• China has pulled out all the stops to welcome Duterte, including a marching band complete with batton-twirling band master at his official welcoming ceremony outside the Great Hall of the People, which most leaders do not get.
  • President Xi Jinping, meeting Duterte earlier in the day, called the visit a "milestone" in ties.
  • Xi told Duterte that China and the Philippines were brothers and they could "appropriately handle disputes", though he did not mention the South China Sea in remarks made in front of reporters.
  • "I hope we can follow the wishes of the people and use this visit as an opportunity to push China-Philippines relations back on a friendly footing and fully improve things," Xi said.
  • Following their meeting, during which Duterte said relations with China had entered a new "springtime", Chinese vice foreign minister Liu Zhenmin said the South China Sea issue was not the sum total of relations.
  • "The two sides agreed that they will do what they agreed five years ago, that is to pursue bilateral dialogue and consultation in seeking a proper settlement of the South China Sea issue," Liu said.
  • China claims most of the energy-rich South China Sea through which about US$5 trillion in ship-borne trade passes every year. Neighbours Brunei, Malaysia, the Philippines, Taiwan and Vietnam also have claims.
  • Duterte's tone toward Beijing is in contrast to the language he has used against the United States, after being infuriated by US criticism of his bloody war on drugs.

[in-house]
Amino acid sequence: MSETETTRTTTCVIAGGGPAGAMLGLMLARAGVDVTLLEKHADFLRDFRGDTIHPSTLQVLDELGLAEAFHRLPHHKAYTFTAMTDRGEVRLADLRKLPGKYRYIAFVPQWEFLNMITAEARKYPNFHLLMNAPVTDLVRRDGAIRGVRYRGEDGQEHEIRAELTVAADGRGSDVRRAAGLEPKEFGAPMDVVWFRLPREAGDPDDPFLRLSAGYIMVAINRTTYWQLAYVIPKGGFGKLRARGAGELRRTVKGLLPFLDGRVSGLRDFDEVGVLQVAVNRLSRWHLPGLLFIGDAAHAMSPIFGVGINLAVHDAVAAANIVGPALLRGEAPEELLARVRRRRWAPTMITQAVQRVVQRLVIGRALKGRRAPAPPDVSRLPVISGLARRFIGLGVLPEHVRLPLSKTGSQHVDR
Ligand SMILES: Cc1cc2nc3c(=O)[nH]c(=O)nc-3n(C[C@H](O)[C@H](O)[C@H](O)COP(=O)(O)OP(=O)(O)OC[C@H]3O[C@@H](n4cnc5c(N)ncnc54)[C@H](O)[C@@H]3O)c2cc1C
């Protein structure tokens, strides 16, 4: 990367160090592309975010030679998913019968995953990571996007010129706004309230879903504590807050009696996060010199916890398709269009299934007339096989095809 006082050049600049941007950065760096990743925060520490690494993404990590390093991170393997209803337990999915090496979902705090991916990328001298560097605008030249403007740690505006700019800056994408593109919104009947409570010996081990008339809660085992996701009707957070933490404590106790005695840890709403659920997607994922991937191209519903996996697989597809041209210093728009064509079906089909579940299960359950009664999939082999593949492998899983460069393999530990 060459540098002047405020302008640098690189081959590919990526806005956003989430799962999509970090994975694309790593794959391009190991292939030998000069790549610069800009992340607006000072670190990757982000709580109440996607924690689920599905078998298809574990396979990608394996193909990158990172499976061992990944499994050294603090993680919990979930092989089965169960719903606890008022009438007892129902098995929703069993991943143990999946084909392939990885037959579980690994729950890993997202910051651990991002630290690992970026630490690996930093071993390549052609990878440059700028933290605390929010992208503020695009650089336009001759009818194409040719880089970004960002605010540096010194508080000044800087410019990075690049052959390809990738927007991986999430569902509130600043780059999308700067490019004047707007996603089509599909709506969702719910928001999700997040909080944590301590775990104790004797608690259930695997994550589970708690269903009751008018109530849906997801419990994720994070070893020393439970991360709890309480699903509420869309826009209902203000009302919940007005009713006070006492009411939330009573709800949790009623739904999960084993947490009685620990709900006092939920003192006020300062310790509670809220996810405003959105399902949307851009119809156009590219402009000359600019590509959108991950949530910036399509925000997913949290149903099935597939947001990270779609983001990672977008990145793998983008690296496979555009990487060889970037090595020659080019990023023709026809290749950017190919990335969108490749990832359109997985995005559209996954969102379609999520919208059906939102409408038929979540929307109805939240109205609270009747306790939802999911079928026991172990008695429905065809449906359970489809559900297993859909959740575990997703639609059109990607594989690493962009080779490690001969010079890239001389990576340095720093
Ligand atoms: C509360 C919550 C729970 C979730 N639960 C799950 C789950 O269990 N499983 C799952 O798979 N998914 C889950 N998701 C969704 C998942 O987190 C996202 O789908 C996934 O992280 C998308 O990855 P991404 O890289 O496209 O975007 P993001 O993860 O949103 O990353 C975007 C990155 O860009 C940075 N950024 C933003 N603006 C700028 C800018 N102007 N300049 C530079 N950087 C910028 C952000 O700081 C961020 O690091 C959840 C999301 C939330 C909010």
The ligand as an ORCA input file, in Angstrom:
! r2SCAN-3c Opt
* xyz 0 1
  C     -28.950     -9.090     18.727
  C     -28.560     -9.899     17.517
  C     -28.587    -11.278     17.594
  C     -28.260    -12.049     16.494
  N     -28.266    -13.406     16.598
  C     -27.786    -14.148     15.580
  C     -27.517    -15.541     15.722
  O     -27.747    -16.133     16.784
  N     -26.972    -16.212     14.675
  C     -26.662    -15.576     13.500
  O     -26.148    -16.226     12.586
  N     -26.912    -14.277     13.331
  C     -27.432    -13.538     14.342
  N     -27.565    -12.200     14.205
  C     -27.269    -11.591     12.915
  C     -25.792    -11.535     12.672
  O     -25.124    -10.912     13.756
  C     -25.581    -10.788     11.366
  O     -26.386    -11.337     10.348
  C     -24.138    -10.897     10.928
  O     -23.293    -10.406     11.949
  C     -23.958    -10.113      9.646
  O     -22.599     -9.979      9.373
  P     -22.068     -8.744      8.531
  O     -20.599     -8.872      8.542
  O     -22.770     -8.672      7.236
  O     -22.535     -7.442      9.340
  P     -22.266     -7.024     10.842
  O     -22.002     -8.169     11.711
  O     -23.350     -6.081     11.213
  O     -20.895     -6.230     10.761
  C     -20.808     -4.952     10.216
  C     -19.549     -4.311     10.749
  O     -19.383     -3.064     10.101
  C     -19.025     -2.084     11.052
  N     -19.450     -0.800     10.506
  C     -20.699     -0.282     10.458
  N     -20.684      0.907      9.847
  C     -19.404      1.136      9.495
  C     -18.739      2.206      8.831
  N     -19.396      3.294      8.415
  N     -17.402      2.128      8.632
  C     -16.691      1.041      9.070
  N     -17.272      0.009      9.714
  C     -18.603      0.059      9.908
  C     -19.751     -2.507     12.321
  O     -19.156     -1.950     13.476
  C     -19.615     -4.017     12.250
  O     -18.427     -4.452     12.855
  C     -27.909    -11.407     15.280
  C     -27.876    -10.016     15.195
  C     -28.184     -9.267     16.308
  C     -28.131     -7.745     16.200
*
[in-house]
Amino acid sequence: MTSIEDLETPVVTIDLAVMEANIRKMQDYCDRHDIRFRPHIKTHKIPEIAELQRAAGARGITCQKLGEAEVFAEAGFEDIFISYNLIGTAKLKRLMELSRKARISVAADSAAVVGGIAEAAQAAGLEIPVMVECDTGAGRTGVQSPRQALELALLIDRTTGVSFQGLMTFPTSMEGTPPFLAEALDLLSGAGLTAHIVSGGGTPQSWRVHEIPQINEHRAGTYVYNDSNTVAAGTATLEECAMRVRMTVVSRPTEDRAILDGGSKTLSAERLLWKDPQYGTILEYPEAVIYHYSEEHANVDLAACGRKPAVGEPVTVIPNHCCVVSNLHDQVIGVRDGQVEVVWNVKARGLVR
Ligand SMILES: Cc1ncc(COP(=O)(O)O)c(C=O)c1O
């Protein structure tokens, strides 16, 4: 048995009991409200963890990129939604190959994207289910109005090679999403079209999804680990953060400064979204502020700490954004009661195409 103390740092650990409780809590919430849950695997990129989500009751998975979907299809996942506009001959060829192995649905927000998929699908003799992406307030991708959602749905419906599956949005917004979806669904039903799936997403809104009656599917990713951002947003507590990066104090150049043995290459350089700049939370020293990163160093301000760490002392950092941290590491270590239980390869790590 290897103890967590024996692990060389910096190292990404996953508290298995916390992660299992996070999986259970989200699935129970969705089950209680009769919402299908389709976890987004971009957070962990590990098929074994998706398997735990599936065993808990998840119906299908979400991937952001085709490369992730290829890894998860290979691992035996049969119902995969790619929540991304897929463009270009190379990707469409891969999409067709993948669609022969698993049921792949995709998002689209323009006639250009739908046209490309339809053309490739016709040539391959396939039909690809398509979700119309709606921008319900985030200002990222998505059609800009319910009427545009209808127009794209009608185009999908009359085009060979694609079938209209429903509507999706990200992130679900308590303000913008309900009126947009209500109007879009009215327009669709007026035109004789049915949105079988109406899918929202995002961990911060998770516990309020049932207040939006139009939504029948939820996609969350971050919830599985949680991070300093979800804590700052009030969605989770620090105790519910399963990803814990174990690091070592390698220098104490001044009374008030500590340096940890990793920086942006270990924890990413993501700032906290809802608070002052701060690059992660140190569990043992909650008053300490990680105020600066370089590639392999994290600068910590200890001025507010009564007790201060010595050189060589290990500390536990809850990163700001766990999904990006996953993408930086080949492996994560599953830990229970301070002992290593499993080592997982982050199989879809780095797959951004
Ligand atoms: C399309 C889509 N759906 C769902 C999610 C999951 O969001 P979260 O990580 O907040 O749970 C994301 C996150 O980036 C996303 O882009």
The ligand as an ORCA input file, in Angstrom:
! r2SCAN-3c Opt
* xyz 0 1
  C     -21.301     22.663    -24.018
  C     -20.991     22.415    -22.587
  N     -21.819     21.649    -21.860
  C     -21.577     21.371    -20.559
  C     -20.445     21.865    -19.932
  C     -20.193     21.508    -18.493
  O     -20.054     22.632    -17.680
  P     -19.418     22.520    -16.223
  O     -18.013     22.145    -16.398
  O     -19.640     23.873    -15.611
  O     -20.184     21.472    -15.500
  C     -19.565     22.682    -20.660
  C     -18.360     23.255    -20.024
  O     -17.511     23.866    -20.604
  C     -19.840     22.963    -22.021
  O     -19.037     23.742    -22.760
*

• He has called US President Barack Obama a "son of a b****"and told his to "go to hell" while alluding to severing ties with the old colonial power.
  • On Wednesday, to the cheers of hundreds of Filipinos in Beijing, Duterte said Philippine foreign policy was veering towards China. "I will not go to America anymore. We will just be insulted there," Duterte said.
  • "So time to say goodbye my friend."
  • Duterte on Wednesday said the South China Sea arbitration case would "take the back seat" during talks, and that he would wait for the Chinese to bring up the issue rather than doing so himself.
  • Xi said issues that could not be immediately be resolved should be set aside, according to the Chinese foreign ministry.
  • China has welcomed the Philippines approaches, even as Duterte has vowed not to surrender any sovereignty to Beijing, which views the South China Sea Hague ruling as null and void.
  • China offered fresh praise for visiting Philippine President Rodrigo Duterte on Wednesday, lauding "friendly" relations as the combative leader reconfigures his country's diplomatic alliances.